In Lithuania, diversity in education is mainly manifested through schools with different educational approaches that are called non-traditional education schools. Their activity is regulated by the Concept of Non-Traditional Education, approved by the Ministry of Education, Science and Sports in 2010.
The aim of the non-traditional education in Lithuania is to provide opportunities to realise the right of both the parents and children to choose the type of education that corresponds to their values, worldviews and religions. The Concept of Non-Traditional Education statesthatestablishment of educational institutions based on alternative education structures increases the range of choice, expands the institutional diversity of Lithuanian education, promotes modernisation of the educational process and the emergence of alternative teaching methods, as well as reflects and reinforces the democracy of the Lithuanian education system.
According to the Concept of Non-Traditional Education, non-traditional education is the type of education implemented according to the formal (primary, basic and secondary), and (or) non-formal (pre-school, pre-primary and other non-formal) education curricula based on some unique pedagogical system (Maria Montessori, Waldorf, Shin’ichi Suzuki, etc.) or its separate elements. Non-traditional education is part of the education system that is consistent and equivalent to the traditional system of education and comprises formal (except for vocational training and higher education) and non-formal education of children. Non-traditional education is implemented in non-traditional schools and in traditional schools according to the curriculum of primary and (or) other non-formal education. Schools of non-traditional education may operate according to their own programmes, but the total number of subjects and the total number of hours allocated for each subject in forms 1-12 can only differ from those specified in the state general education plans by not more than 25 per cent.
In 2019, a range of non-traditional education schools operated in Lithuania, for example: 1 school with special focus on ecology and environmental technologies, 4 schools with special focus on arts and humanistic culture, 3 schools based on the Ignatian pedagogical paradigm, 17 catholic schools, 1 school with classical curriculum, 2 Montessori schools, 1 Suzuki school and 4 schools of Waldorf education. In these schools, the duration of organising the education process (days, weeks or the entire school year) may differ from the duration of organising the education process in a traditional school. Alternative schools are free to choose teaching methods and strategies to help realise their goals of education. They can create a unique learning environment, develop and use specific teaching materials and school achievement assessment systems.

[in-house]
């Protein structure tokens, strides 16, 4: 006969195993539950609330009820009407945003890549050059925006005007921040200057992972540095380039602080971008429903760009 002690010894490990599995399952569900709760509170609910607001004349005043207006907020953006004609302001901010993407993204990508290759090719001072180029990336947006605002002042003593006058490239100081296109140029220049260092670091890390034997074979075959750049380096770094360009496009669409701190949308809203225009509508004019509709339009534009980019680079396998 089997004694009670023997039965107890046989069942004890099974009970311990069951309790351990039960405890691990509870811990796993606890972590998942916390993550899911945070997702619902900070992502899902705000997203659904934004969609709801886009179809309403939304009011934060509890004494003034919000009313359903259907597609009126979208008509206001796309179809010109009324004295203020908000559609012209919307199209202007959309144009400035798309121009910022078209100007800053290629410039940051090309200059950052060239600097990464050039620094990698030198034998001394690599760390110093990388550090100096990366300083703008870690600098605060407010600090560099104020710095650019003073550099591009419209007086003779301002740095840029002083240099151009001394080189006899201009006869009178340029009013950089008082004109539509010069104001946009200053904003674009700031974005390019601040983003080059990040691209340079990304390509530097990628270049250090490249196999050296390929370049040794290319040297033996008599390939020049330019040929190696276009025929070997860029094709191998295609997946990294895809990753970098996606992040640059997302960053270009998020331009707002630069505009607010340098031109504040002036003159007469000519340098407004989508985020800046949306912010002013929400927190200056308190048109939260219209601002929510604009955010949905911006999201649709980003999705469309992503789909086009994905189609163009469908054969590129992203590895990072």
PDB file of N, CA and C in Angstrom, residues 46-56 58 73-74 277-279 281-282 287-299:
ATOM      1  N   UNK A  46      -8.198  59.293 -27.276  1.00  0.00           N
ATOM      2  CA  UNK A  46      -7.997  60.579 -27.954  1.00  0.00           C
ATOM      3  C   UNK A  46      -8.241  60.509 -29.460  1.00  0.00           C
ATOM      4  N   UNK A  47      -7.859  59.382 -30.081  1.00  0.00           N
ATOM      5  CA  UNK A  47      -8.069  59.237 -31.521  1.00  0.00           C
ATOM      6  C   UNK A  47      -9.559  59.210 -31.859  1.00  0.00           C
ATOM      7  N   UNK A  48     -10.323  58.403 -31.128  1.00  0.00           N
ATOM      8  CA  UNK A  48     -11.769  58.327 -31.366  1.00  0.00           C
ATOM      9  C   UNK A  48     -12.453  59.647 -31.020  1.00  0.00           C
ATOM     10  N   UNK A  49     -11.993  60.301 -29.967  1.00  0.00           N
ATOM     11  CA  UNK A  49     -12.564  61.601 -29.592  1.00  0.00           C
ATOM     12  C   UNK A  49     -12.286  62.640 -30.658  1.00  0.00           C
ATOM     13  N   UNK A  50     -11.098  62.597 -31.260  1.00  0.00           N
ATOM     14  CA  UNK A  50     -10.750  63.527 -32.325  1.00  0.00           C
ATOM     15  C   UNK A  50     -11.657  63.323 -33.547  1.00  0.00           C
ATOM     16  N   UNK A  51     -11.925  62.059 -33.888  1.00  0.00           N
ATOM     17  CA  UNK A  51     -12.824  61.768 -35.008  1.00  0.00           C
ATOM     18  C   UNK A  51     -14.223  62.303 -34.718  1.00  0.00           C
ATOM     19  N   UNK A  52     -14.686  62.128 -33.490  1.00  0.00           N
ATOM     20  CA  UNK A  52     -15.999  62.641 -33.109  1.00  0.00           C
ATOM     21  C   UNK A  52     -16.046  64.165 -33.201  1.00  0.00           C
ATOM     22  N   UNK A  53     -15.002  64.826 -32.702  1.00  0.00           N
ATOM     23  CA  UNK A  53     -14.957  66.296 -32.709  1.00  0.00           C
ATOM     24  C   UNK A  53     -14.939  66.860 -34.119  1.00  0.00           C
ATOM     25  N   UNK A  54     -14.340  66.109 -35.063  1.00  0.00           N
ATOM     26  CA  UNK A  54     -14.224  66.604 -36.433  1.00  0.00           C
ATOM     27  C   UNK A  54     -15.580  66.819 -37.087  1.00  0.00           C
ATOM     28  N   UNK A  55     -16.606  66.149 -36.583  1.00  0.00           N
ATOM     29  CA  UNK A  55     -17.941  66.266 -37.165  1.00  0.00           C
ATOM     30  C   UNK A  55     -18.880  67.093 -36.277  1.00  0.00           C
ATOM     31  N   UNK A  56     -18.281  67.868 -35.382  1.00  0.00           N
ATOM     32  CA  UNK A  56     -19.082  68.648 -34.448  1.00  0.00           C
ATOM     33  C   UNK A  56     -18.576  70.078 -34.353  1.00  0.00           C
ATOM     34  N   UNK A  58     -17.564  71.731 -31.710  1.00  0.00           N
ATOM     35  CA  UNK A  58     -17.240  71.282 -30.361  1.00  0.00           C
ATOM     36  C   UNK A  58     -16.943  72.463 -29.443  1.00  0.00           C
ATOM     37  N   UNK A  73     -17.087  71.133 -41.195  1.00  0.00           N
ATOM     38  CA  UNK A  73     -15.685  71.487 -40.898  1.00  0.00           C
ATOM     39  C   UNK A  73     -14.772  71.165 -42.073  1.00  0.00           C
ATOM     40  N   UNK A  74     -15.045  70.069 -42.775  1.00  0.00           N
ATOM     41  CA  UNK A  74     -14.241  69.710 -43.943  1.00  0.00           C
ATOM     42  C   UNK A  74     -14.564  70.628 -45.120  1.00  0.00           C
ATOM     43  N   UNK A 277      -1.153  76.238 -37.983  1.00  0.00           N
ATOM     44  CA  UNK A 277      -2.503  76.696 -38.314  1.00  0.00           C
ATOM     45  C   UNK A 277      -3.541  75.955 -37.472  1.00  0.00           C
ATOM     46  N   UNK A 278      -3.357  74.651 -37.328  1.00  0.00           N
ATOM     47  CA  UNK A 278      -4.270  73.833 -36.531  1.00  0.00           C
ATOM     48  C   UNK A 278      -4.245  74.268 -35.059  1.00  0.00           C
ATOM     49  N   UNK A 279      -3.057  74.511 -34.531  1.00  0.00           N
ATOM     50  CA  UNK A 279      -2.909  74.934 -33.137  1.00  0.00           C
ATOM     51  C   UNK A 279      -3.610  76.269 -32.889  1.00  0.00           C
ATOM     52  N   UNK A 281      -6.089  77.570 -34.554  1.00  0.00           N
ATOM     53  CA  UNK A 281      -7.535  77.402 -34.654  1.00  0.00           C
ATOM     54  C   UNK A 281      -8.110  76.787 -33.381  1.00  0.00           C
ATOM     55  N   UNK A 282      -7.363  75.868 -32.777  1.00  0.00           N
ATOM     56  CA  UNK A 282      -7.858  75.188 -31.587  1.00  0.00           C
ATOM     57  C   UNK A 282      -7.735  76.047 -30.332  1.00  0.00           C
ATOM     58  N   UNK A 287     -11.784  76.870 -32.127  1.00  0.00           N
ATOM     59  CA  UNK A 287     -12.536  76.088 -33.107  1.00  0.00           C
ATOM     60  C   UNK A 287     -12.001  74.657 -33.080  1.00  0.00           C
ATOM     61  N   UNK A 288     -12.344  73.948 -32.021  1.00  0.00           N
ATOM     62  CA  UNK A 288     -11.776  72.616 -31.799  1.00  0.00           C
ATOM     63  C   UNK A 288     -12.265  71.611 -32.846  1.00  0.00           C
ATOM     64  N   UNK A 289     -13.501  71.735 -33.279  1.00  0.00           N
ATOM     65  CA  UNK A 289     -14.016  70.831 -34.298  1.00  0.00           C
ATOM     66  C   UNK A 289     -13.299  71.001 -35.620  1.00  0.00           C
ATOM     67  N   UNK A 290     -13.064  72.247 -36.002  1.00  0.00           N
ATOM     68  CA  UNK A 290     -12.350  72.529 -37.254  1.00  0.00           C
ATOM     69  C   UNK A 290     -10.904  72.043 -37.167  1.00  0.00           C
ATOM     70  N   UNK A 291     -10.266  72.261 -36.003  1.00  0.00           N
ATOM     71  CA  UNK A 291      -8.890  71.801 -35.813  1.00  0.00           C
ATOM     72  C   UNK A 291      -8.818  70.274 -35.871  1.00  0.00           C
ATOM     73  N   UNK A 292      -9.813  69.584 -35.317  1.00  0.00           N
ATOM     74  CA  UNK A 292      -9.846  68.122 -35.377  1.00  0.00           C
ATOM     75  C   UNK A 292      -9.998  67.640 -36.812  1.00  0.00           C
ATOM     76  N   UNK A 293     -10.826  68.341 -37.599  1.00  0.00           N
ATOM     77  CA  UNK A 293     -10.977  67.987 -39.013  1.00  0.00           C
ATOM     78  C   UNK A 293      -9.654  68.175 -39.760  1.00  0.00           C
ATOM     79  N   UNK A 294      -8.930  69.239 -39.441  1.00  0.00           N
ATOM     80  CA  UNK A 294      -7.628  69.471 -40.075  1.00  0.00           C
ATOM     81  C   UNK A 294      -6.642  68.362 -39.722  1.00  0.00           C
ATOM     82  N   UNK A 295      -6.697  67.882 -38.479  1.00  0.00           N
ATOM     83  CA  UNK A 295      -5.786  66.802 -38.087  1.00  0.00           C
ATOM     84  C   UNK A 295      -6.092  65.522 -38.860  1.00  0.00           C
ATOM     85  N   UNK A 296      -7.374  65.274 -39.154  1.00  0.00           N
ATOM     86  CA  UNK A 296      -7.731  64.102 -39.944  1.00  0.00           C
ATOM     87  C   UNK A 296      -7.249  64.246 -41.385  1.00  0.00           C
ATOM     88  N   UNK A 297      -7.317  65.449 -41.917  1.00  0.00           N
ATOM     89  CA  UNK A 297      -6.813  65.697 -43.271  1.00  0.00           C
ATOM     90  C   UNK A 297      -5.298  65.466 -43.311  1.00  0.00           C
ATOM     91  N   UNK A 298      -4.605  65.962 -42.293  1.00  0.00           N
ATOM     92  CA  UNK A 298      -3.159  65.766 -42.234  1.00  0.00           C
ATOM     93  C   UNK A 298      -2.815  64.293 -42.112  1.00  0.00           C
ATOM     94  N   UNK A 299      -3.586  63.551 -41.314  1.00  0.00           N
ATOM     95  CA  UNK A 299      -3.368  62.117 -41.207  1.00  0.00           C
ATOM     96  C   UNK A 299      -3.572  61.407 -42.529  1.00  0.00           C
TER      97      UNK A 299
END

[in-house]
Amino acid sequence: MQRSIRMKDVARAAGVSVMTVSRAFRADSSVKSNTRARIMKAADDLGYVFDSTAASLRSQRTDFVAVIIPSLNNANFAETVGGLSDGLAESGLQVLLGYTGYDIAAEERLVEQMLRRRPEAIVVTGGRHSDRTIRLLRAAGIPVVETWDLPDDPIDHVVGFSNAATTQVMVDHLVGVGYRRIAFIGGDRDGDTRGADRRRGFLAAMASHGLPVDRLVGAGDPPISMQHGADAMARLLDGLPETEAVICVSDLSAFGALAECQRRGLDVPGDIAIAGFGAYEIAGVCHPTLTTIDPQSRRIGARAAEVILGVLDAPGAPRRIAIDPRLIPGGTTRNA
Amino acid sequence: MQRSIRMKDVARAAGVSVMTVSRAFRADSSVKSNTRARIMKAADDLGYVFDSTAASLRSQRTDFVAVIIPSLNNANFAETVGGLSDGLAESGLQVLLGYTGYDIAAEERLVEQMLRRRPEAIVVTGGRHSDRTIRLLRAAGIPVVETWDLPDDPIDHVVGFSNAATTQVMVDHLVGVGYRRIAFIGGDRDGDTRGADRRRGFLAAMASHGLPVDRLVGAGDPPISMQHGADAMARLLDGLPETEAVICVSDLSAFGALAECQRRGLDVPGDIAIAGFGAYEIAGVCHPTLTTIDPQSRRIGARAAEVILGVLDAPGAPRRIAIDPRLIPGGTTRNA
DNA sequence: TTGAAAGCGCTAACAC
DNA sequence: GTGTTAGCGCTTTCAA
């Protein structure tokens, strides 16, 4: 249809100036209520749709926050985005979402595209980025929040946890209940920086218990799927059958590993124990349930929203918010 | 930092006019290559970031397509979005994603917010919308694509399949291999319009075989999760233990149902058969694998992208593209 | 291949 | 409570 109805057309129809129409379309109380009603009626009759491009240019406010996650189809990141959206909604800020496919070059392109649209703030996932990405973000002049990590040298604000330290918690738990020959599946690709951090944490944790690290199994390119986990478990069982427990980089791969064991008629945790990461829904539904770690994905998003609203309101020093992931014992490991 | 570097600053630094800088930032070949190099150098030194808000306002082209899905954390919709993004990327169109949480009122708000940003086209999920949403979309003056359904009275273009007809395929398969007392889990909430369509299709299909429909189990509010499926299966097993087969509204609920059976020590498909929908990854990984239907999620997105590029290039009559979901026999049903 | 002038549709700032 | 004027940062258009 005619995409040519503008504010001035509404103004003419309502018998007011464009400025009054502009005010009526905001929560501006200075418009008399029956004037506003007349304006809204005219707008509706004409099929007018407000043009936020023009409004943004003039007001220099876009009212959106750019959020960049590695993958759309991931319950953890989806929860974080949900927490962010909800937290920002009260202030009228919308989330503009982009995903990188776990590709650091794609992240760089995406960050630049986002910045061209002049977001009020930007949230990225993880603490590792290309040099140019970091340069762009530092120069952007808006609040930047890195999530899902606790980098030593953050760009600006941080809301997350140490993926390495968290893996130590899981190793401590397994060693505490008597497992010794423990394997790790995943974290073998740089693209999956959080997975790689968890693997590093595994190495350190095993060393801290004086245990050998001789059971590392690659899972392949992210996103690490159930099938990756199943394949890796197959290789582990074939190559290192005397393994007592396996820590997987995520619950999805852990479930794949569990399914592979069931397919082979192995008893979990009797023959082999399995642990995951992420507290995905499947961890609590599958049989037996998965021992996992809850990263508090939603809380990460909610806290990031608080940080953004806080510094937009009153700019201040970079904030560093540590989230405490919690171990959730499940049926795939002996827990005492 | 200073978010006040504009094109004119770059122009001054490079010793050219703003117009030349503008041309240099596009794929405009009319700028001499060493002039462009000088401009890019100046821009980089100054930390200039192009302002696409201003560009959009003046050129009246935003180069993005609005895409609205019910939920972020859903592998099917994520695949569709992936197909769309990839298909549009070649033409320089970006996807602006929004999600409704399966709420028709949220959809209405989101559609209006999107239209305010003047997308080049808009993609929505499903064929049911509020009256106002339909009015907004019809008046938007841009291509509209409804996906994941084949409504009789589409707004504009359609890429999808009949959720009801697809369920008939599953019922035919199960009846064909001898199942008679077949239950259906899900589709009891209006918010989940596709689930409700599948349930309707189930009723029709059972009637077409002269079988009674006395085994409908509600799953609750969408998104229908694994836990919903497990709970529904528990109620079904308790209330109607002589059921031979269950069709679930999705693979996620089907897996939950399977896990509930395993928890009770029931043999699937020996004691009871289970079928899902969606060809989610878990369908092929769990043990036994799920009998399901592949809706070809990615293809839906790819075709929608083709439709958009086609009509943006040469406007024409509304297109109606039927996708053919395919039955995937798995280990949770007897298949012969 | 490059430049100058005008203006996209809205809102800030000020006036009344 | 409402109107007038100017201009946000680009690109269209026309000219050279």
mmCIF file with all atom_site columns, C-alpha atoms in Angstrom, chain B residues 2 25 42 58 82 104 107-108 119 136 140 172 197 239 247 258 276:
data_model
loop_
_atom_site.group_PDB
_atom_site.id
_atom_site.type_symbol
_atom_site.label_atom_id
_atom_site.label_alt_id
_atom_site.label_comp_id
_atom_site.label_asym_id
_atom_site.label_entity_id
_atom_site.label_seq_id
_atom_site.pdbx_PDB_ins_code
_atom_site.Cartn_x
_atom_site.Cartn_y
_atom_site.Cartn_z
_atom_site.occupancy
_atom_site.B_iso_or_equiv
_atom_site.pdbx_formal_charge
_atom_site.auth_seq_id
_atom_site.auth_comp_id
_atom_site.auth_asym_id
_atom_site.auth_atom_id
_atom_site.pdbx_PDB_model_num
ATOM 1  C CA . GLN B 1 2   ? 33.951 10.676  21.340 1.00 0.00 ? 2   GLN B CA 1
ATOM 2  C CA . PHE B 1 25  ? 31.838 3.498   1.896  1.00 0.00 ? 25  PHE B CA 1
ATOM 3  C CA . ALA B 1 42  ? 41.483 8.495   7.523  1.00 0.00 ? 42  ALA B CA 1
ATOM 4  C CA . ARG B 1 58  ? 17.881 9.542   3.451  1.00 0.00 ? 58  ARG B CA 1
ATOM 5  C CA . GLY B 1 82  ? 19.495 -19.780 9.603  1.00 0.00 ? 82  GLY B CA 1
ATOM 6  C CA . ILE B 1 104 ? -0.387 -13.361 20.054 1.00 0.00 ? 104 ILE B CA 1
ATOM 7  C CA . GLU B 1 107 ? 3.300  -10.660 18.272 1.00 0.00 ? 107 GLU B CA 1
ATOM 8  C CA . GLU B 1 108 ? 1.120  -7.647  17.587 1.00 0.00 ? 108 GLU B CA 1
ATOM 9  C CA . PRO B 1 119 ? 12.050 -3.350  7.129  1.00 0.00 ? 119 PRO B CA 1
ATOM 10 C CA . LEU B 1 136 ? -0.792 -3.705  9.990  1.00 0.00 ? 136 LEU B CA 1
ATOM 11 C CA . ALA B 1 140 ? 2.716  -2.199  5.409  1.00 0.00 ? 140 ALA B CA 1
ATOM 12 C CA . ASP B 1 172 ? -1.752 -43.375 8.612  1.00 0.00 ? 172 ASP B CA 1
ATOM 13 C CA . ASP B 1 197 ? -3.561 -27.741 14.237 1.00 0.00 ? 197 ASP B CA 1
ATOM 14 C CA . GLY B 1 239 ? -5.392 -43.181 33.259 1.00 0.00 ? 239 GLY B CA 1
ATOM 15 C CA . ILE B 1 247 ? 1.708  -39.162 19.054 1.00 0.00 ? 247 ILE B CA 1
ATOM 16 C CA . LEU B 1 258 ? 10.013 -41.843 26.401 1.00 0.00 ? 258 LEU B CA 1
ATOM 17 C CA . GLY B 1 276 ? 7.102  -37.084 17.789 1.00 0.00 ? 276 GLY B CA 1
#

Four Lithuanian secondary schools of non-traditional education in the three largest cities focus their curriculum on the education of humanistic culture and artistic abilities. Their aim is to combine general educational curriculum with the development of artistic competences and awareness of humanistic values, cultural heritage and cultural diversity. In the curricula of traditional education schools, diversity is not a particular focus of education. Arts education curricula in traditional schools are more focused on creative self-expression, development of artistic skills, and understanding of works of art. Schoolchildren’s awareness of cultural and social diversity is mainly developed through subjects of history and citizenship that are compulsory in basic and secondary education.
In Lithuania, there are also schools of national minorities. The schools with national minorities’ language as the language of instruction operate in the areas inhabited by large national minorities’ population. According to the data estimates of 2016-2017, there were 108 schools in Lithuania with one or several national minority/foreign languages of instruction. Of those, 52 schools have Polish as the language of instruction, 30 schools have the Russian language of instruction, 9 Lithuanian and Polish, 12 Lithuanian and Russian, 7 Russian and Polish, 7 with Lithuanian, Russian and Polish languages of instruction and 1 Belarusian.
If the national minorities constitute a small minority group in the area, supplementary education may be organised and Saturday/Sunday schools can be established, with a view to enabling the people belonging to the national minorities to learn and improve their native language. Currently, there are approximately 42 Saturday/Sunday schools established by the Armenians, Azerbaijani, Belarusians, Estonians, Greeks, Karaits, Kazakhstani, Poles, Roma, Russian, Tatars, Ukrainians, Uzbek, Germans, and the Jews residing in Lithuania. People belonging to national minorities learn their native language and become familiar with their national culture and traditions, history and cultural heritage in these schools.